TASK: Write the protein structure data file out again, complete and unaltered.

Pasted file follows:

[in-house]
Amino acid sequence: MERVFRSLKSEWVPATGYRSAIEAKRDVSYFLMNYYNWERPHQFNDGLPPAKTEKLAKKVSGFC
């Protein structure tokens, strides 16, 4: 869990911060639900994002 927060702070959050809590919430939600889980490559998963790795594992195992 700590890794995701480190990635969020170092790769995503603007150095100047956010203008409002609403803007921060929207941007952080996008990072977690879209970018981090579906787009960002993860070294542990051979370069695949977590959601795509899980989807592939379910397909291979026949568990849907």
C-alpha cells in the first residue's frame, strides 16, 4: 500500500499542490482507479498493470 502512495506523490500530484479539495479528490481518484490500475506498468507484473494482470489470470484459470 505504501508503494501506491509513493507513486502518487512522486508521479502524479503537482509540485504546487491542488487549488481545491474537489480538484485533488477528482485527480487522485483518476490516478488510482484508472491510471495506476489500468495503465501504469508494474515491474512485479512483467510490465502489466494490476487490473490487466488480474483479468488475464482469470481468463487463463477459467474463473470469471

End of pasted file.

[in-house]
Amino acid sequence: MERVFRSLKSEWVPATGYRSAIEAKRDVSYFLMNYYNWERPHQFNDGLPPAKTEKLAKKVSGFC
């Protein structure tokens, strides 16, 4: 869990911060639900994002 927060702070959050809590919430939600889980490559998963790795594992195992 700590890794995701480190990635969020170092790769995503603007150095100047956010203008409002609403803007921060929207941007952080996008990072977690879209970018981090579906787009960002993860070294542990051979370069695949977590959601795509899980989807592939379910397909291979026949568990849907």
C-alpha cells in the first residue's frame, strides 16, 4: 500500500499542490482507479498493470 502512495506523490500530484479539495479528490481518484490500475506498468507484473494482470489470470484459470 505504501508503494501506491509513493507513486502518487512522486508521479502524479503537482509540485504546487491542488487549488481545491474537489480538484485533488477528482485527480487522485483518476490516478488510482484508472491510471495506476489500468495503465501504469508494474515491474512485479512483467510490465502489466494490476487490473490487466488480474483479468488475464482469470481468463487463463477459467474463473470469471